On Tue, 4 Mar 2003, at 10:30 [=GMT-0500], Chan, Herman (MTO) wrote:
> I am new to freebsd and I am trying to set up a ISA ethernet card so I can
> connect to interent with my cable modem.
> Since I don't know the brand name of the ISA ethernet card,
There must be something written on this card. Enter that in Google and
see what comes up. Or tell it here, if Google doesn't work.
> I've been having
> hard time setting up the OS.
> Any idea how can I make it work, is there any way I can see the IRQ and port
> for the ISA card without runny another
> OS on the machine?
Does FreeBSD _see_ your card? Is it mentioned in the kernel messages?
If so, what do they exactly say? Or if you get to the install, is the
card listed among the network devices that you can use to install
over? Look for some device with a mac address, e.g.:
ep0: <3Com 3C509-Combo EtherLink III> at port 0x310-0x31f irq 10 on
ep0: Ethernet address 00:60:08:47:b1:0b
This "Ethernet address" indicates that it is an ethernet card :-)
> And how can I test if the ethernet card is up and running?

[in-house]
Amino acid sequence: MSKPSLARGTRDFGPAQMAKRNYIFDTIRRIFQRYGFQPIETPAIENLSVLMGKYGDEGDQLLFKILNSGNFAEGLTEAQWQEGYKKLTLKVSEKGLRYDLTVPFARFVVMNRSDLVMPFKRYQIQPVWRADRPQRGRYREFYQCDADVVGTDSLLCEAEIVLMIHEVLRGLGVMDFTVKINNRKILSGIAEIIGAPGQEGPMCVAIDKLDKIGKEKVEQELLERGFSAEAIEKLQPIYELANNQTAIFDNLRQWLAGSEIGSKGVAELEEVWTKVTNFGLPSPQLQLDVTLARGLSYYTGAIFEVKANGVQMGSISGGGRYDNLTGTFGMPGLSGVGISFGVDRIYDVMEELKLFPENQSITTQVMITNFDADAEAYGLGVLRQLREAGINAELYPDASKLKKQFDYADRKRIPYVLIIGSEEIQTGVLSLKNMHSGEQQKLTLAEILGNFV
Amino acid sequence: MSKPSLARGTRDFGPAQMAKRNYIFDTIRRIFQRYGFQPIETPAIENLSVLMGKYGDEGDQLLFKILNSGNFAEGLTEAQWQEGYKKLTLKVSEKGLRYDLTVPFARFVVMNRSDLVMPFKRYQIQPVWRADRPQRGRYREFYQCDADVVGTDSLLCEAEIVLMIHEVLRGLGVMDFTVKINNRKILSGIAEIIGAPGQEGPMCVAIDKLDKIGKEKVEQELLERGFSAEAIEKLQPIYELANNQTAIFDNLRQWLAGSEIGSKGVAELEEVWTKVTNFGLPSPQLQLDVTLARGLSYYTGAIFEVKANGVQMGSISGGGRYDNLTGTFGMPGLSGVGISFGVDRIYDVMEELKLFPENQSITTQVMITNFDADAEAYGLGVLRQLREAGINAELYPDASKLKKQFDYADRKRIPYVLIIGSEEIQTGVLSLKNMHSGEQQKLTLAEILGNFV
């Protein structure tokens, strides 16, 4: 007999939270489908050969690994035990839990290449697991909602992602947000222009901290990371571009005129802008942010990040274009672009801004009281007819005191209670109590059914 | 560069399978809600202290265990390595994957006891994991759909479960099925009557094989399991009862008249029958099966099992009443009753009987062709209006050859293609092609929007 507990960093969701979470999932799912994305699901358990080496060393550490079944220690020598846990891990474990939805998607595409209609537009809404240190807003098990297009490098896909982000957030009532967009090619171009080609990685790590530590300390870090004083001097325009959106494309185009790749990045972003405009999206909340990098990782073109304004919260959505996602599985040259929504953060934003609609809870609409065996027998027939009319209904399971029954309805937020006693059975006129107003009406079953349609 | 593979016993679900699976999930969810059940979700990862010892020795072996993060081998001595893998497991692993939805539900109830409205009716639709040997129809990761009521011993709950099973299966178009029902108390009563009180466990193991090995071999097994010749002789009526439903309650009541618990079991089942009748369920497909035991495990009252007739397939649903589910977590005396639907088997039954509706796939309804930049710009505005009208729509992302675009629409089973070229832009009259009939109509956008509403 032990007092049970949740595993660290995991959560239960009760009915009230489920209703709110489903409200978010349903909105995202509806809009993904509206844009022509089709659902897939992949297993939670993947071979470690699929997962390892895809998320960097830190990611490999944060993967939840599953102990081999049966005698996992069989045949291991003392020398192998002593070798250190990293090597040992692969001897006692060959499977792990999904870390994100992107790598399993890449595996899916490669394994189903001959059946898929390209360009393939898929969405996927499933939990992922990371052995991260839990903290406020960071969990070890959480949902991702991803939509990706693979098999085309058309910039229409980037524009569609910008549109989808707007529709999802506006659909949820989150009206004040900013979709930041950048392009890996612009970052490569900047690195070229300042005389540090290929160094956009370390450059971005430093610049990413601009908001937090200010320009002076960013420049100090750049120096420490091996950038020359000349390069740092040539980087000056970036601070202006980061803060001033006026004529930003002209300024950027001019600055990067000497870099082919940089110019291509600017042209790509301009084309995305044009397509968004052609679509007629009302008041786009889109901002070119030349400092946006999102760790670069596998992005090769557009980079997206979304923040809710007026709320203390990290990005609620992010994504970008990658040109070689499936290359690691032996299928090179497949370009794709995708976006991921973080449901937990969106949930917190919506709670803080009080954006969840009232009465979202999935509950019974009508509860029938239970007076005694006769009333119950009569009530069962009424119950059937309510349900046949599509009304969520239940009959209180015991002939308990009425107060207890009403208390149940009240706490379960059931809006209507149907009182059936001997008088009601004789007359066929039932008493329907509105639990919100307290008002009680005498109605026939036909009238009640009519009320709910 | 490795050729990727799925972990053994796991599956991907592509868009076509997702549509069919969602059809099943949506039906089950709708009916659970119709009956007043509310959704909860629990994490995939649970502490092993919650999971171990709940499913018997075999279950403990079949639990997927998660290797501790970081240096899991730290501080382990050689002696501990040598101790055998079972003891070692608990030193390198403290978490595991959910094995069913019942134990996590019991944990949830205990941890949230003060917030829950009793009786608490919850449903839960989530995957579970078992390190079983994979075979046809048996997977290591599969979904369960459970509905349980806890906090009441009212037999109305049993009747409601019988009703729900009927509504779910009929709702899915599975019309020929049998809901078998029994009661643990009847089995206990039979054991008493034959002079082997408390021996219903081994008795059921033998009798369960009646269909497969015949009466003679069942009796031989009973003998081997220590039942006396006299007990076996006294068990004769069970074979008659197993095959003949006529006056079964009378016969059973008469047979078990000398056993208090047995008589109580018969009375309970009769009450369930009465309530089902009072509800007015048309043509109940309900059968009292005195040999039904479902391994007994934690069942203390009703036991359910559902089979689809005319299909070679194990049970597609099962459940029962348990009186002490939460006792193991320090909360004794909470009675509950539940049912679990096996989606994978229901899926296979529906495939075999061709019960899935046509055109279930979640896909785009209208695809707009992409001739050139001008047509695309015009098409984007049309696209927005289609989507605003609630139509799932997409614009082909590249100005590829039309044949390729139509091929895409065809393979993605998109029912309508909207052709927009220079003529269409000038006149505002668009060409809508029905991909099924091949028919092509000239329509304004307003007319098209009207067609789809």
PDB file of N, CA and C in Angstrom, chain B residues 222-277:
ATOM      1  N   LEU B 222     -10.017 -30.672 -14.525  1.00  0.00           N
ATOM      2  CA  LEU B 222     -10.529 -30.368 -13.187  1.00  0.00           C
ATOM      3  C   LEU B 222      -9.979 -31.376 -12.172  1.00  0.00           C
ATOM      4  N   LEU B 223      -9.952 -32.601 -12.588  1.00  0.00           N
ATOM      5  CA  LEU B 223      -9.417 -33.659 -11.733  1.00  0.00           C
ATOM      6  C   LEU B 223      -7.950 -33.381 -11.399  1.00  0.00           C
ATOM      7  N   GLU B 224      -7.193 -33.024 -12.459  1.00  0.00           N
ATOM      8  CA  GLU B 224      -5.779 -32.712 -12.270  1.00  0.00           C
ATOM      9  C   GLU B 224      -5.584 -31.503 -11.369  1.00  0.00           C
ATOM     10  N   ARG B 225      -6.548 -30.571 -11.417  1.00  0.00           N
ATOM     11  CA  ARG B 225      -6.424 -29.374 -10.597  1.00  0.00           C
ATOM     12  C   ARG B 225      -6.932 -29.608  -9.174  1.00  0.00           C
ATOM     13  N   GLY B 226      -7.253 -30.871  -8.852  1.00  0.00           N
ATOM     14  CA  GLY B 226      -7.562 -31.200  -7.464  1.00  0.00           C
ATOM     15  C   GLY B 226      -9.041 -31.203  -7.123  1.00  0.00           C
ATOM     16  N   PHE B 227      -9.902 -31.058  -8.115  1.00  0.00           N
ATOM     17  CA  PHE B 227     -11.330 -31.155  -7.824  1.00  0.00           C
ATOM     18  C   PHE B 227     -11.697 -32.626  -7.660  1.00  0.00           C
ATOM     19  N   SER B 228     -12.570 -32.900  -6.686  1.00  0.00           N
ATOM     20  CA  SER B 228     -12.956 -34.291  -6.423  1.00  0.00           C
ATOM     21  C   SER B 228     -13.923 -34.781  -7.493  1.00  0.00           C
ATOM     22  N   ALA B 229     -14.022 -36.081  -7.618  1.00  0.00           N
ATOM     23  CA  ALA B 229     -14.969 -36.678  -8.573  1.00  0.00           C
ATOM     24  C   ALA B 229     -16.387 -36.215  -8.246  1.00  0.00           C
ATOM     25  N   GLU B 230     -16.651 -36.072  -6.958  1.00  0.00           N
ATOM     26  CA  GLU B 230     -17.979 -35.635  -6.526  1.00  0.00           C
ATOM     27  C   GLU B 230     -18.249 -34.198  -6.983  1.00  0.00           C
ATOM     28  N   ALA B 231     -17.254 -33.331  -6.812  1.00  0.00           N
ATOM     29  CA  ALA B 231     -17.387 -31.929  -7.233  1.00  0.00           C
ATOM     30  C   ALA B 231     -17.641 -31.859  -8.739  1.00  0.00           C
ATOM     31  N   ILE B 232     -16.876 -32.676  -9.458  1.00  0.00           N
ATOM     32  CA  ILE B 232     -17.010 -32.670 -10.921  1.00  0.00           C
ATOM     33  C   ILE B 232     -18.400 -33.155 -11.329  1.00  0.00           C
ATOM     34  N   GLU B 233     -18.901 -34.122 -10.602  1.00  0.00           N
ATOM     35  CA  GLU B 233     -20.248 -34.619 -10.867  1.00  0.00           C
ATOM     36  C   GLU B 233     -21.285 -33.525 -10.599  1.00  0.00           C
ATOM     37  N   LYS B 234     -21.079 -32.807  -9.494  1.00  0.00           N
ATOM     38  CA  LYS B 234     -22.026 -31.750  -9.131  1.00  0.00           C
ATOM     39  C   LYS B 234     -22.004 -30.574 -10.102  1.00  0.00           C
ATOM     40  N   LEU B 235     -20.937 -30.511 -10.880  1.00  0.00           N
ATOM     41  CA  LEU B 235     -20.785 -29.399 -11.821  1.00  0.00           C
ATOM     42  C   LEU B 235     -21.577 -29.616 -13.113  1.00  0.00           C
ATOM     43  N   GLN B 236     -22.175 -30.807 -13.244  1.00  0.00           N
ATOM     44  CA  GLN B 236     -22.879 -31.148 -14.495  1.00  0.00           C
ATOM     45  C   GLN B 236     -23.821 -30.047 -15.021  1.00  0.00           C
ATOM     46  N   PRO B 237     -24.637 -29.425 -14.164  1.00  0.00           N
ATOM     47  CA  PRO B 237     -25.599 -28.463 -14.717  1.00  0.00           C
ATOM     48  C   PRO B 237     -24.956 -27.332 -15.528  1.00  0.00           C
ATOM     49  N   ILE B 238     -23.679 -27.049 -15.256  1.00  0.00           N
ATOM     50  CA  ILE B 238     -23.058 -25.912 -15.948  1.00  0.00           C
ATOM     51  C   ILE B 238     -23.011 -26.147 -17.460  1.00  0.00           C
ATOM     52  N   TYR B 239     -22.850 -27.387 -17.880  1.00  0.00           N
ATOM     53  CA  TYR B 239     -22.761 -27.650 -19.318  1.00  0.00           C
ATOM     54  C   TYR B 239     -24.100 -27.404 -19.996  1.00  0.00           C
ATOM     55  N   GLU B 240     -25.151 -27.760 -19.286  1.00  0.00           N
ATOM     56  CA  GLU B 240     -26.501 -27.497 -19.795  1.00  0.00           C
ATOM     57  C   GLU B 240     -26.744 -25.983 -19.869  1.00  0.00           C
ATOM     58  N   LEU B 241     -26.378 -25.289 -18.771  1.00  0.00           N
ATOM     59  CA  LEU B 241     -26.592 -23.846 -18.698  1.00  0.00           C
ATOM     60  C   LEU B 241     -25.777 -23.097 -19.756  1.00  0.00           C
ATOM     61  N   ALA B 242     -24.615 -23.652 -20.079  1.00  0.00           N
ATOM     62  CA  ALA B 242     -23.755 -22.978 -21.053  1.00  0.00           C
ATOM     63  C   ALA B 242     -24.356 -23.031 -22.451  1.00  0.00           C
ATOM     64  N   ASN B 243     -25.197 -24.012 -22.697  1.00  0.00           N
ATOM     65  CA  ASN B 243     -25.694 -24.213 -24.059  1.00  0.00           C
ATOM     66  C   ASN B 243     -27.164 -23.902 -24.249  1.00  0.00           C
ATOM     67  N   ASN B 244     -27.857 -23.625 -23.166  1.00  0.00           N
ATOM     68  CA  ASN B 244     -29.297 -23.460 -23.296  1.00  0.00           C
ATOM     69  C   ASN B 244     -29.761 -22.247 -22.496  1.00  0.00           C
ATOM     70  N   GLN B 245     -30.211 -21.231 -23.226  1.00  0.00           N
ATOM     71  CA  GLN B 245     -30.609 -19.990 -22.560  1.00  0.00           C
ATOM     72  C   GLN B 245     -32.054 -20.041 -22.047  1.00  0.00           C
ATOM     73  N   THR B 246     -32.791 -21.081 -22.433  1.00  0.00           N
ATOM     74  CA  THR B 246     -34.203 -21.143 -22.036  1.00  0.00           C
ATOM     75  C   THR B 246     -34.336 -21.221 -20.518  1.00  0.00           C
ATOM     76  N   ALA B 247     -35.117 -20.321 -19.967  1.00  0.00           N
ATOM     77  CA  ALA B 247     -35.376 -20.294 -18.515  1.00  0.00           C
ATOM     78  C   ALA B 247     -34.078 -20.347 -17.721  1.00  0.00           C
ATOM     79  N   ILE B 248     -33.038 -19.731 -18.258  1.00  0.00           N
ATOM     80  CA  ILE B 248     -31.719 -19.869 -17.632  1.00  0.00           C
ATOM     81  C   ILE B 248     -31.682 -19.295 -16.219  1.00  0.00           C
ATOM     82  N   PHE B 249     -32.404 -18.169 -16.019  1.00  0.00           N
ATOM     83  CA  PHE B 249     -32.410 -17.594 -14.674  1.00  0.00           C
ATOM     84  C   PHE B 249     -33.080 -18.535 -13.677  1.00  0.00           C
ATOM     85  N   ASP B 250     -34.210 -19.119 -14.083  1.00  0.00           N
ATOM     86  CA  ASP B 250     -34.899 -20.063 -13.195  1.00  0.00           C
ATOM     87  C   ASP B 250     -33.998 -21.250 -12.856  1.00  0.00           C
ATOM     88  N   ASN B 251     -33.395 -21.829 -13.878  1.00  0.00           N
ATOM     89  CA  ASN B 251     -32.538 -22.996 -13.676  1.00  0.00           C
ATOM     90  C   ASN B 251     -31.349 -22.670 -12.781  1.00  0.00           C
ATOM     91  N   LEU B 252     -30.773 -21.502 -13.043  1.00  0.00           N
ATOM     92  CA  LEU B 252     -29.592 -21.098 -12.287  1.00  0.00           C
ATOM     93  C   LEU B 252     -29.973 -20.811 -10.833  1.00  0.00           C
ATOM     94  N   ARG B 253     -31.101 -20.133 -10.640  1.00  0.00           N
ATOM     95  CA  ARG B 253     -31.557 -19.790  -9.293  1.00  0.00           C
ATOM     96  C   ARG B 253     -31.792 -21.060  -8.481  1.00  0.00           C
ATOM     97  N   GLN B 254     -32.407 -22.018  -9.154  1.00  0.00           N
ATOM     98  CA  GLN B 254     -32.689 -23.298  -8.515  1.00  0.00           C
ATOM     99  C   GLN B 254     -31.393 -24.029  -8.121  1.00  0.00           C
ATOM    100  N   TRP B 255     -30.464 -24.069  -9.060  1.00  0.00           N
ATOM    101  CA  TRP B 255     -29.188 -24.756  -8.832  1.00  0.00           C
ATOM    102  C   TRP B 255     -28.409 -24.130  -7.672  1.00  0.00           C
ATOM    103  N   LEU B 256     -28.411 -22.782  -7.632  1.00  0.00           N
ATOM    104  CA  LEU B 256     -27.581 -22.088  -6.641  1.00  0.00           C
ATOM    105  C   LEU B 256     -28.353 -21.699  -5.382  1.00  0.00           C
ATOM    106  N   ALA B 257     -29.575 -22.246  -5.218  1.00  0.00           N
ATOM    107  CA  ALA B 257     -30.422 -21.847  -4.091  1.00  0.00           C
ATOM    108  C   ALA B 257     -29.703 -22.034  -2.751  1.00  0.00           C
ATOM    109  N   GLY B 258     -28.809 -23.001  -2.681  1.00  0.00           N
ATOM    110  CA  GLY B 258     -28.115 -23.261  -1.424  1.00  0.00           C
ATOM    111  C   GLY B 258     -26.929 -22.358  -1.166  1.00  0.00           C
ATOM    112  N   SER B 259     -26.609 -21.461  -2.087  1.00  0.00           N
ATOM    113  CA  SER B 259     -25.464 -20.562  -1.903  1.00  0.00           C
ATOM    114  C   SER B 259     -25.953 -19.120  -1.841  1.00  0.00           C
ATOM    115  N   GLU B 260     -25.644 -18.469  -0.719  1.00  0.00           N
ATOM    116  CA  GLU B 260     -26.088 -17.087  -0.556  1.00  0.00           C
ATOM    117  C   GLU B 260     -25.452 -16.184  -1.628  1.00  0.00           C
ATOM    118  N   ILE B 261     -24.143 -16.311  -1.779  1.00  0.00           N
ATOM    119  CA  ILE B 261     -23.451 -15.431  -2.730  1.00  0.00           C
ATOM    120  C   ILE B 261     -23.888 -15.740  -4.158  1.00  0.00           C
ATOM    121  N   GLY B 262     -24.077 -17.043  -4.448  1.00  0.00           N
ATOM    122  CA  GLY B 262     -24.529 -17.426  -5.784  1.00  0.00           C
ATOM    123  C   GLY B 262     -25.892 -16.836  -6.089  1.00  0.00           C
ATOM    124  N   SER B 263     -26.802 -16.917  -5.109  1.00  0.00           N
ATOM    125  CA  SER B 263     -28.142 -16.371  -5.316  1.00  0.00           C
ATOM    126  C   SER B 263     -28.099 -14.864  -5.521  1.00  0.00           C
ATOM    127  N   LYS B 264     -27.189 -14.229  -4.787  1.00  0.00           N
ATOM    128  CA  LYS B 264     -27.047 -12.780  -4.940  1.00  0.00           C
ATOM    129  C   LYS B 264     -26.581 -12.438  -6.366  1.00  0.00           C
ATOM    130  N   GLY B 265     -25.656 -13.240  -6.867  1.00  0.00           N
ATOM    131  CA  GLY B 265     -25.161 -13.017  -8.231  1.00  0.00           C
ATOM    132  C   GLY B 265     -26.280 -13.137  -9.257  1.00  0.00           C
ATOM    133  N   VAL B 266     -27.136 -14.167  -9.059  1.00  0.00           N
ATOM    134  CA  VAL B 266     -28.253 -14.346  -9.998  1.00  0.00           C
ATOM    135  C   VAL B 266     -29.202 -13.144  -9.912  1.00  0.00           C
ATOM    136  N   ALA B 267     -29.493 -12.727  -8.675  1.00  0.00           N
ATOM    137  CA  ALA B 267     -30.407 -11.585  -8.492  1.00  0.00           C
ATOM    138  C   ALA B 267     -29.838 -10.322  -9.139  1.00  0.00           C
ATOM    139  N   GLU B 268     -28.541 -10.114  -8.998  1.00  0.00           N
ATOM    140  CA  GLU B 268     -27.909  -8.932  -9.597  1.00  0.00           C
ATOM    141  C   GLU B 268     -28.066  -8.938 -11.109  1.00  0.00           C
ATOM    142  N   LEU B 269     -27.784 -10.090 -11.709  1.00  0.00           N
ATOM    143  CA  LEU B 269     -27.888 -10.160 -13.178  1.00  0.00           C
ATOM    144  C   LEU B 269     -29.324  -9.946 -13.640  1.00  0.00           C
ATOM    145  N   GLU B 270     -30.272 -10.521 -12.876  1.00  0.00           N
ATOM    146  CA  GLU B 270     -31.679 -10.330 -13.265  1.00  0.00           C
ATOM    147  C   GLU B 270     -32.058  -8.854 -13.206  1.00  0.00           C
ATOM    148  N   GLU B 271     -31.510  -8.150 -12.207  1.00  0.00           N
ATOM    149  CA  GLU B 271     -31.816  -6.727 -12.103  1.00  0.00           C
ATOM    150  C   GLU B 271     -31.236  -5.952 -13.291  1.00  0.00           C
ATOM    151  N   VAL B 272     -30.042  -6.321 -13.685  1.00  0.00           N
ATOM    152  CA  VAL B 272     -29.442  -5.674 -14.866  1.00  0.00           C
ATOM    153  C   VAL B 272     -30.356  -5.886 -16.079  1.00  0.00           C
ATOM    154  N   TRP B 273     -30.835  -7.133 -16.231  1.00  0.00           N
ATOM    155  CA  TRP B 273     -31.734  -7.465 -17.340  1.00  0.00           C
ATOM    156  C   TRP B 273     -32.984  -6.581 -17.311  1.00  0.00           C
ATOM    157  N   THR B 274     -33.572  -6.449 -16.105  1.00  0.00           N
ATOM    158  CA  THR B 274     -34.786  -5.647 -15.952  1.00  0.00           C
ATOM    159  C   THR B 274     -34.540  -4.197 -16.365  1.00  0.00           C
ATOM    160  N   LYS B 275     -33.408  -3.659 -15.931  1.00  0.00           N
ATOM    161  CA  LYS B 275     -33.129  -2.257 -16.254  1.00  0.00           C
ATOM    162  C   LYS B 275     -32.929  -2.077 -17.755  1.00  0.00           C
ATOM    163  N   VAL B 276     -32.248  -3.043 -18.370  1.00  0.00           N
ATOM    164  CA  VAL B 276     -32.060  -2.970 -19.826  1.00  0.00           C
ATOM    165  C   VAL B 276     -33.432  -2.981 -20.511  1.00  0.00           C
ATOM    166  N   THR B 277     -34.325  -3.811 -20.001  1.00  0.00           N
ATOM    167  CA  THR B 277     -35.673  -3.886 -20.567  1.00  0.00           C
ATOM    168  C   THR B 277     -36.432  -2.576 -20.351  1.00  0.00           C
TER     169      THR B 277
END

Usually there is some sort of DOS program for these old cards. You can
run it from a DOS floppy. This program can be used to set IRQ etc. as
well as to test the functioning.
Some of these cards also can be set to both BNC and UTP connectors,
some even have AUI. Often this works fine when set to auto. However,
if it set by some setup program in the past to do BNC and you use UTP,
it won't communicate obviously.
Some cards do have jumpers to set IRQ etc.
And then you have to enter the correct data of IRQ etc during the
FreeBSD install. Precisely because it is ISA.
And sometimes you also have to set the IRQ and memory address as
reserved in the BIOS. Otherwise those of your ISA card may be used by
some PCI device, and then it doesn't work, of course. In my experience
this is true for the Western Digital 8013 cards.
It is a bit of work, but many of these old cards do run fine still,
and you can pick them up from the street. Same with BNC cable, which
has far better connectors than UTP (RJ45, a.k.a. cat 5). I mean, stand
on a RJ45 connector, and you know what I mean. And you don't need a
hub, and have less cables on the floor, since BNC is daisy chain. So
if you are not going for 100 MBit, go ahead.
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